Troubled Waters for Coinbase: Increasing Fees, Neglection of ETC, and Rumors about Insolvency

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02.08.2016

As probably everyone knows now, Coinbase intends to quadruple its fees effective as of August 5 this year. Having failed to provide any explanation for such abrupt upsurge of charges, the exchange now faces yet another string of critical statements from across the community.

As a reminder, Coinbase opted to retain the free usage of wallets, yet increasing its current rates, now standing at 1 to 1.49 percent, to 3.99 percent and higher. The decision becomes even more controversial, as there are many exchanges, not as big as Coinbase but offering nearly the same range of services, that do not tend to make robbery, assault and battery out of their fees.

The news only fed the fire of rumors suggesting that Coinbase is on the brink of bankruptcy. The solvency issues started popping up for a reason, namely Coinbase’s refusal to recognize Ethereum Classic and freezing payouts of ETC tokens generated after the hard fork.

Coinbase’s Brian Armstrong, however, smiles and waves, and tells everything is perfectly fine.

The problems around Coinbase went even further, now that some Bitcoin users propose to remove the exchange from the list of recommended wallets at Bitcoin.org. Even though the reasons for such demands remain beyond any actual problems like increasing fees or technical issues, and mostly base on personal feelings of the complainants, the problem with further deterioration of the exchange’s reputation gradually becomes more serious.

The complaints in question mostly deal with the fact that Coinbase makes allegedly bad political decisions by supporting controversial solutions like Bitcoin XT or refusing to support the ultra-popular ETC. However, there are some other issues known to the general community that question the status of one of the world’s biggest crypto-exchanges.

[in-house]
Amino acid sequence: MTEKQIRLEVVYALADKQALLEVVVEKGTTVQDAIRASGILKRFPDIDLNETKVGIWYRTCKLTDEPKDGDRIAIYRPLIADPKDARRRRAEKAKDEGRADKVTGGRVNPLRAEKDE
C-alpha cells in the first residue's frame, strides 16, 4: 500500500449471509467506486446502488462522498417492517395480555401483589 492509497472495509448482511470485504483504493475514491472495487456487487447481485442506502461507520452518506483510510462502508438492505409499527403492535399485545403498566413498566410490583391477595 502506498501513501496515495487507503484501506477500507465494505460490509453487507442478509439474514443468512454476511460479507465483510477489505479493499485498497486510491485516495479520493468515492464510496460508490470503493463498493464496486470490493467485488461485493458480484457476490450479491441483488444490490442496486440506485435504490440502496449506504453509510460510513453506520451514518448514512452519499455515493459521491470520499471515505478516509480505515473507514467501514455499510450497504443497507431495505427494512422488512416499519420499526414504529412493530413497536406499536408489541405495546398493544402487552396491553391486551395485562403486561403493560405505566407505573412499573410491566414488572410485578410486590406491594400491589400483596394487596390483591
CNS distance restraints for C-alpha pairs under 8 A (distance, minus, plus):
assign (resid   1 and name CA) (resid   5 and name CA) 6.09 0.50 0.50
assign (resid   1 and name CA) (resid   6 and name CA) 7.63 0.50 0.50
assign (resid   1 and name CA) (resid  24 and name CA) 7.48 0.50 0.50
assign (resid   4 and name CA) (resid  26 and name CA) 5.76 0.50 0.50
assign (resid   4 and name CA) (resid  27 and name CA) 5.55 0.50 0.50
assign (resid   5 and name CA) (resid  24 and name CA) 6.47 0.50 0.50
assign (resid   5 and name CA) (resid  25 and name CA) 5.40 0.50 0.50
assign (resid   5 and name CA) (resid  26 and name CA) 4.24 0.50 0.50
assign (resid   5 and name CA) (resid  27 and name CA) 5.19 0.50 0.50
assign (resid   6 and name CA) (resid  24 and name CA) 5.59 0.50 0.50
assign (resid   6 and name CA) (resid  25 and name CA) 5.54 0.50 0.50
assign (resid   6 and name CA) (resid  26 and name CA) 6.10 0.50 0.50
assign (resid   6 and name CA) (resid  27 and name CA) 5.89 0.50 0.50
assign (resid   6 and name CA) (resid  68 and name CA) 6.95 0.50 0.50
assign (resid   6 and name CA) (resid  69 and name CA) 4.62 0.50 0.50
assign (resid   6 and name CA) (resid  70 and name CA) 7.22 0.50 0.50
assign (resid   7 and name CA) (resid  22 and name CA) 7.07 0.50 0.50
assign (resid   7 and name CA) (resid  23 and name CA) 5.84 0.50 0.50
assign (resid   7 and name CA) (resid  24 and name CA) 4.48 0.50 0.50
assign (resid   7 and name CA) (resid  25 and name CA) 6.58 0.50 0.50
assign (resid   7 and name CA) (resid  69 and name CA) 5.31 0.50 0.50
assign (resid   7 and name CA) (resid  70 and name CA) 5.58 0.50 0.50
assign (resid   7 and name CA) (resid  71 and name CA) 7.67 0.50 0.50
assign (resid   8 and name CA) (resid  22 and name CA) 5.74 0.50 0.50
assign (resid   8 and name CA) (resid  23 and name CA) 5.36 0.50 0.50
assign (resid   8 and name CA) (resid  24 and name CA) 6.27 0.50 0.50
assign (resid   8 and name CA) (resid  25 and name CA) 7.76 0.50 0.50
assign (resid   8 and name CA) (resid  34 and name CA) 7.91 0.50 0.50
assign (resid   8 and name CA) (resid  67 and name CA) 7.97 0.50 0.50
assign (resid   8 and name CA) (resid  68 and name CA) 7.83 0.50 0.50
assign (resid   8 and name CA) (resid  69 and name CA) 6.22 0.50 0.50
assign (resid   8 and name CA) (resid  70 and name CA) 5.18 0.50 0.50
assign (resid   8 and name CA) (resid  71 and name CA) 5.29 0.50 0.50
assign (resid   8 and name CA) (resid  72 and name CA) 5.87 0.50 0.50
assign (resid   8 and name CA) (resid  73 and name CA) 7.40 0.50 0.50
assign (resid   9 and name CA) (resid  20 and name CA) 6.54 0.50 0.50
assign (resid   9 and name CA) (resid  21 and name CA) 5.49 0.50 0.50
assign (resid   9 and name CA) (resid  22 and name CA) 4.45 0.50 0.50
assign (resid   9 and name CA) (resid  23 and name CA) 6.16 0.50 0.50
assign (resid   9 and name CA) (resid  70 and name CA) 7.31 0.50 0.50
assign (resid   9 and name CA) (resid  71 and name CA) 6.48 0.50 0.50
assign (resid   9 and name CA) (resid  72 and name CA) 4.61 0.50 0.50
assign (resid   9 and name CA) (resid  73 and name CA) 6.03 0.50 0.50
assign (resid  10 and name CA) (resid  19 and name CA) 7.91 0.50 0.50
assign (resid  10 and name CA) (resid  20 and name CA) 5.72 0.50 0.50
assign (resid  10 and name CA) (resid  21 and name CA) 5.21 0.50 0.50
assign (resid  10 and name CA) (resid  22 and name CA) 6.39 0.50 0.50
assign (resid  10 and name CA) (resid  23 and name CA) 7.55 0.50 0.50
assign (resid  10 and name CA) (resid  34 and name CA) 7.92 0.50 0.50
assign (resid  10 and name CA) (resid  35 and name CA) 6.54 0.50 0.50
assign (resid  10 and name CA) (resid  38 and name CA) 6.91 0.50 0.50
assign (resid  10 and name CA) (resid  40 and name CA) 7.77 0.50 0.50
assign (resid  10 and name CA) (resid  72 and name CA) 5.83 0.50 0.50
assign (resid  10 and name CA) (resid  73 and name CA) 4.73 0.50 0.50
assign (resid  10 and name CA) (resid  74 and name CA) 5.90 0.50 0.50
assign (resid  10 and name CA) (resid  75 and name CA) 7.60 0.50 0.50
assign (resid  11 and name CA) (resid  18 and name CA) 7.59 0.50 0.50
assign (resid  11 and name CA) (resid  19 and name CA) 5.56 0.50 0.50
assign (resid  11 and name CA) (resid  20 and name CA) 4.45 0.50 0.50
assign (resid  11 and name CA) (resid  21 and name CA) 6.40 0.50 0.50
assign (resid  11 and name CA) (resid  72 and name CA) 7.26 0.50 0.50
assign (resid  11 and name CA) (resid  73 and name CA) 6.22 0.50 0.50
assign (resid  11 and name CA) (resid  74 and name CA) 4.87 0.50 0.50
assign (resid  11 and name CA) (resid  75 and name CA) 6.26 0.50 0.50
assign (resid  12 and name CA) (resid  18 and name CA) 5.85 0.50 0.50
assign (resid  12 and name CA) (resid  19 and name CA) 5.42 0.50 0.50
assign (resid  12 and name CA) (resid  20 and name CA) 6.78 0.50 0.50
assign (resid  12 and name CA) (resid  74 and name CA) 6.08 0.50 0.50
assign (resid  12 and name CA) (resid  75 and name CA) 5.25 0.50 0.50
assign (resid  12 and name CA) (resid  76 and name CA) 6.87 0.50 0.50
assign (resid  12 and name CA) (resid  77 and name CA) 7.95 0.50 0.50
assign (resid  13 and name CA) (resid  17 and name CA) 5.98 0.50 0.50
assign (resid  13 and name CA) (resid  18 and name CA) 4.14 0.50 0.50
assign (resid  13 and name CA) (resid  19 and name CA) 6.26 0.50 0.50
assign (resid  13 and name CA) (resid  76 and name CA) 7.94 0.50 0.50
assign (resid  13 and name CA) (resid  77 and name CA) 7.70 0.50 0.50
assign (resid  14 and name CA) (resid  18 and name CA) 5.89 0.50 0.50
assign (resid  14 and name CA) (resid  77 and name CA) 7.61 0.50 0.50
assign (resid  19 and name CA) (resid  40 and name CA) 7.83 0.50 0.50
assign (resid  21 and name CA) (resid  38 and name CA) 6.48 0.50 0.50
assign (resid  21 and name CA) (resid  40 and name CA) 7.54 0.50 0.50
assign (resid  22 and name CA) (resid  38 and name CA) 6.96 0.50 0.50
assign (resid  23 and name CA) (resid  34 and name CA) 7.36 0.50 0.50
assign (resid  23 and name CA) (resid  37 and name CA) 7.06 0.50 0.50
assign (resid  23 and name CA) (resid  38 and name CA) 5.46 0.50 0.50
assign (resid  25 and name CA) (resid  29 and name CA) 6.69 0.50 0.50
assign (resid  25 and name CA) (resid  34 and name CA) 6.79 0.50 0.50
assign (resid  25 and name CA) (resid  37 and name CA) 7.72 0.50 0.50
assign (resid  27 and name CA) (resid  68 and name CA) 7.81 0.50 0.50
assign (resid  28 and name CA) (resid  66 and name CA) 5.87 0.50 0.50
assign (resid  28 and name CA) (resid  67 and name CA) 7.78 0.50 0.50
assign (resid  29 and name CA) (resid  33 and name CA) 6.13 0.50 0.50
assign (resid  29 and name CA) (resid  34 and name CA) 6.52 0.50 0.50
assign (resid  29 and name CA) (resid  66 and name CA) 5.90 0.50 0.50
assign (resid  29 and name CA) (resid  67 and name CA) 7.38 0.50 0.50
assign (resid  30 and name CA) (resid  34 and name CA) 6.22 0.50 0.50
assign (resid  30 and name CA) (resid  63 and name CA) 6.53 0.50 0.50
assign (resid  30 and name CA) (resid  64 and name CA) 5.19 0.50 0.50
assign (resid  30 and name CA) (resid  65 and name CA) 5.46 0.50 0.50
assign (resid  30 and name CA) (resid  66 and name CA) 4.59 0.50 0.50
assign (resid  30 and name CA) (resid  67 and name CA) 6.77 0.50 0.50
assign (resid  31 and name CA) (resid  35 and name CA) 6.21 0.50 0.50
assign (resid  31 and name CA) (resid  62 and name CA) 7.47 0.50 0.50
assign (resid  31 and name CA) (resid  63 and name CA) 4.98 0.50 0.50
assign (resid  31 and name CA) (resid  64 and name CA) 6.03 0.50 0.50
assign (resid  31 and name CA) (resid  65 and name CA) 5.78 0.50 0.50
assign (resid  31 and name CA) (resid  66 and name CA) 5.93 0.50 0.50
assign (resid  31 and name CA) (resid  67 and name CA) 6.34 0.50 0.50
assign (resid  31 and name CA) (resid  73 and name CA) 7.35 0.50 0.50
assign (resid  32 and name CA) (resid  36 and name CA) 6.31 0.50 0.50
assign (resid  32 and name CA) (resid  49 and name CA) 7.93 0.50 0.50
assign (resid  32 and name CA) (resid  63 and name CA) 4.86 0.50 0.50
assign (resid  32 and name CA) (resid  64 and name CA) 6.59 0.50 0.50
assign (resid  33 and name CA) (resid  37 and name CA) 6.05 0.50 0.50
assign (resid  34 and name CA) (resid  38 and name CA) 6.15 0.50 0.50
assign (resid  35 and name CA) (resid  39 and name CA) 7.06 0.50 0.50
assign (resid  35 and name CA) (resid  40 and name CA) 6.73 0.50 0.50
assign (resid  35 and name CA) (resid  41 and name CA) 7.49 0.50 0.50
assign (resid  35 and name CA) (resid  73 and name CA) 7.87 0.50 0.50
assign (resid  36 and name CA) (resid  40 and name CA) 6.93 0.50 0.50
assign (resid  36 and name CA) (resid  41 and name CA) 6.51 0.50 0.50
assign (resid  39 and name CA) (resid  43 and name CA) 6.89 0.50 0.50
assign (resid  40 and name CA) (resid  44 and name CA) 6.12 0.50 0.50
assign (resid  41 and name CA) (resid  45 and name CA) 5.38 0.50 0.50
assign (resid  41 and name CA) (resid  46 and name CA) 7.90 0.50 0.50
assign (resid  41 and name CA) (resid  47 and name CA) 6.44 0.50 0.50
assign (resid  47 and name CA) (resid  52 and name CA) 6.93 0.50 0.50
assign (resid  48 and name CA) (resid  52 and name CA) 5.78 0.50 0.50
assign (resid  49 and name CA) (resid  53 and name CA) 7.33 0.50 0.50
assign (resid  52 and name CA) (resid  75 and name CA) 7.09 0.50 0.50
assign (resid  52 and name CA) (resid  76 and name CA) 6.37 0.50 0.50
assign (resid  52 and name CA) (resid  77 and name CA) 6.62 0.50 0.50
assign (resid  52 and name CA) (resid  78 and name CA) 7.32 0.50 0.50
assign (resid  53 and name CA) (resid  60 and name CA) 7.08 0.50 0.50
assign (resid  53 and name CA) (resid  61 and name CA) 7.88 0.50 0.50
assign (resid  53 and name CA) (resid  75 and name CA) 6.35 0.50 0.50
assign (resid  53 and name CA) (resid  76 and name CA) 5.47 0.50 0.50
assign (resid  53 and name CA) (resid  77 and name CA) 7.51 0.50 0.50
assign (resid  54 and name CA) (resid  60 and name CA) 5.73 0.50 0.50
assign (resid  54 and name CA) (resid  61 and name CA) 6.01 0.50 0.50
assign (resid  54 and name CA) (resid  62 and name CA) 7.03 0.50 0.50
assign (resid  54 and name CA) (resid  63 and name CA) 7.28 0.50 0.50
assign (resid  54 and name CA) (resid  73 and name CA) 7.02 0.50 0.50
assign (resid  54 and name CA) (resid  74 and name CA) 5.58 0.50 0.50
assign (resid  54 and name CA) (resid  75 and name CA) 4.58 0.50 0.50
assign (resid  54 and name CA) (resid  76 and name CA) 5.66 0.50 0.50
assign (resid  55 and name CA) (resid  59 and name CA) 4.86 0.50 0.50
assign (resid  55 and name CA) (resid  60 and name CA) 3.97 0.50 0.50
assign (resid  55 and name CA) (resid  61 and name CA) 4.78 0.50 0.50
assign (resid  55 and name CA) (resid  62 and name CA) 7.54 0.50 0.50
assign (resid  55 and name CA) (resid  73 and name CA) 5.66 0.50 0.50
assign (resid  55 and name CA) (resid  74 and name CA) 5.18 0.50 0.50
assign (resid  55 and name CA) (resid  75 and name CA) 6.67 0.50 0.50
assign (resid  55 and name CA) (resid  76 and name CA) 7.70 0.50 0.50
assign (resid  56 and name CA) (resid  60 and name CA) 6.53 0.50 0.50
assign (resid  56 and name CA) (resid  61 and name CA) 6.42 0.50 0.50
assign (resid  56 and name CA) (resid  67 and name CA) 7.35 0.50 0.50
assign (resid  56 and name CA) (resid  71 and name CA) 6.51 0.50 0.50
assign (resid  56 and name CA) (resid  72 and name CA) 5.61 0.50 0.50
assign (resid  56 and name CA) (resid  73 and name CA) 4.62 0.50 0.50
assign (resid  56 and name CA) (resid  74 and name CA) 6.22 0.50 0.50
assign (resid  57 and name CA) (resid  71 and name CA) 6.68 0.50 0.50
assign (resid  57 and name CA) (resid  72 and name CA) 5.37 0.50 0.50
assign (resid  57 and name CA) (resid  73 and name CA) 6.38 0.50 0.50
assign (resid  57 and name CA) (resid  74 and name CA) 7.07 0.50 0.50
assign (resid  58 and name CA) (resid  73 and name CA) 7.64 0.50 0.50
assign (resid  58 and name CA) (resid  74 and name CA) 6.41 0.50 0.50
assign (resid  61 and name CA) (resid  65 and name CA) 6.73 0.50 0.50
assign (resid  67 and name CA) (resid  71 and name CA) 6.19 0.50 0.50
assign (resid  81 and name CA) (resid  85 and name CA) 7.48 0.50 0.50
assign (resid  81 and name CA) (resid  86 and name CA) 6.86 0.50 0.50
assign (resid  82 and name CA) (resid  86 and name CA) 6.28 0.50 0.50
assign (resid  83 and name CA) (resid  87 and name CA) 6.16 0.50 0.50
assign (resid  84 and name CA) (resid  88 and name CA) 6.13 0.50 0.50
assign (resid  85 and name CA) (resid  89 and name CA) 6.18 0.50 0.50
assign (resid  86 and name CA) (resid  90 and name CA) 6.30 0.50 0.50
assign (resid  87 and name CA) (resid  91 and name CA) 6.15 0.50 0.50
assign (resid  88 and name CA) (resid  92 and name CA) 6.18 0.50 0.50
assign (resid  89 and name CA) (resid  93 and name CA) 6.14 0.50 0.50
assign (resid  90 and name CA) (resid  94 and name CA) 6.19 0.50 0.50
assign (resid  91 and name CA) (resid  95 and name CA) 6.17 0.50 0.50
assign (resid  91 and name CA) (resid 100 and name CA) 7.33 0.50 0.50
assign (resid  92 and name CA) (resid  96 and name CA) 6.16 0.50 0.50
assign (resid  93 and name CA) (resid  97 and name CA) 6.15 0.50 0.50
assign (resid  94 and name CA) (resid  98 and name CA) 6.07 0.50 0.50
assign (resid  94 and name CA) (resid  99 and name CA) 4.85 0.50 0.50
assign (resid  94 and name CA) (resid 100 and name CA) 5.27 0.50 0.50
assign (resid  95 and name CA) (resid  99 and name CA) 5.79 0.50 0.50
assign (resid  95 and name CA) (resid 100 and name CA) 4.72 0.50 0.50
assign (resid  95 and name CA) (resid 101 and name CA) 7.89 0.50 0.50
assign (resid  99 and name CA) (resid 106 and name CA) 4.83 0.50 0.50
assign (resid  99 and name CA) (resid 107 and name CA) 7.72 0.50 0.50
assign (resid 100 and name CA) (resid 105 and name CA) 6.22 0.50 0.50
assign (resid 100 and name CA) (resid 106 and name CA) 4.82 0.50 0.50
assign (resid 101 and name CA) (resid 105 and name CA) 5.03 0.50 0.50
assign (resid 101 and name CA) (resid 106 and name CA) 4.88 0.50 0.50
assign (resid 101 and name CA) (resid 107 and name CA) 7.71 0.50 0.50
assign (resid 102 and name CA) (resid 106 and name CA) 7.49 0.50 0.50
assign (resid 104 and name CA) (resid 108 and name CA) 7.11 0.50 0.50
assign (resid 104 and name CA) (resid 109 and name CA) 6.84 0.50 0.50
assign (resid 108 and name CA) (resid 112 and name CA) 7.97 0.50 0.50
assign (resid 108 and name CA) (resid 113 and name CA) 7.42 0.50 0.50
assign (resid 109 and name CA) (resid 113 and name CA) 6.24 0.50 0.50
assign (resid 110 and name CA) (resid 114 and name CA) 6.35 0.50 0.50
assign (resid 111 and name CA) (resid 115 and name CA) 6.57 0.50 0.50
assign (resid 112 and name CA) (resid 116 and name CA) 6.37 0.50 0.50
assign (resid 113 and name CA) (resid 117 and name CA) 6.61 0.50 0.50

For instance, Coinbase is somewhat notorious for its account closures due to compliance issues resulting from the exchange’s close links to traditional banks and, therefore, applicable regulations. Coinbase was the first US-based exchange to have received a regulatory approval, which means that it is legally bound to comply with AML and KYC policies. On the upside of all that, the regulation indeed provides customer protection to some extent. However, apart from account closures, it irritates the idealist part of the community, which believes that all that impudently contradicts the very philosophy of cryptocurrency.

Another possible issue is Coinbase’s active involvement in the accursed block size debate and strange relations with Ethereum. Their recent decision to discard ETC is also considered a poor move to buy some.

Finally, there is a sort of a copyright issue. Coinbase has filed nine patents for innovations related to cryptocurrency, which list, for example, bitcoin exchanges, hot wallets, and tips buttons. Evidently not their inventions at all, these items raise the temperature of hatred around the exchange even more.

If the pledge to remove Coinbase from the list of recommended exchange comes into practice, the exchange will surely face hard times. Even though it has attracted numerous new users to the ecosystem, lots of them were eventually dissatisfied with the services. Possible solvency issues and sudden upsurge of fees may only further undermine the exchange’s reputation and remove it from the list of top players without any direct involvement from some prominent community members.

One of them, Satoshi-class mysterious Bitcoin-Cobra wrote on GitHub:

“Their leadership keeps making bad decisions and they always seem to be trying to undermine Bitcoin in some way (XT, Classic, Ethereum, etc). I don’t know why any sane person would use their services.

It’s not really the sort of company we should be pushing new users too, Coinbase is too irresponsible and keeps forgetting that they’re essentially a bank and shouldn’t be behaving like a careless startup keen to “move quick”. I’m very glad more people are starting to realize the truth about Coinbase.”

While only time will tell whether this point of view gains any significant support, Coinbase is most likely closing in on troubled waters.

Jenny Aysgarth

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